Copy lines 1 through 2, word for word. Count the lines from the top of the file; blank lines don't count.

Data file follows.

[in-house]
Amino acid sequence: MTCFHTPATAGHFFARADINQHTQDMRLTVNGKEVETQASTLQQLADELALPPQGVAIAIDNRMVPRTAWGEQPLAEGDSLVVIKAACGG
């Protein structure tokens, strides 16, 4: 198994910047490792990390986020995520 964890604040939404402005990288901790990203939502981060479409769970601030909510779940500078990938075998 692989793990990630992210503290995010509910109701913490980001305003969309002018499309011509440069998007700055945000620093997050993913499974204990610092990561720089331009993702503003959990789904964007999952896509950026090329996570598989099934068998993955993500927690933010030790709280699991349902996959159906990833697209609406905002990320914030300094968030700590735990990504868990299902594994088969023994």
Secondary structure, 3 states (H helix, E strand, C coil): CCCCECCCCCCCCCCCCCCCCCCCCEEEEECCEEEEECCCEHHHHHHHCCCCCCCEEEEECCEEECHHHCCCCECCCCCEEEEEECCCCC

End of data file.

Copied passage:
[in-house]
Amino acid sequence: MTCFHTPATAGHFFARADINQHTQDMRLTVNGKEVETQASTLQQLADELALPPQGVAIAIDNRMVPRTAWGEQPLAEGDSLVVIKAACGG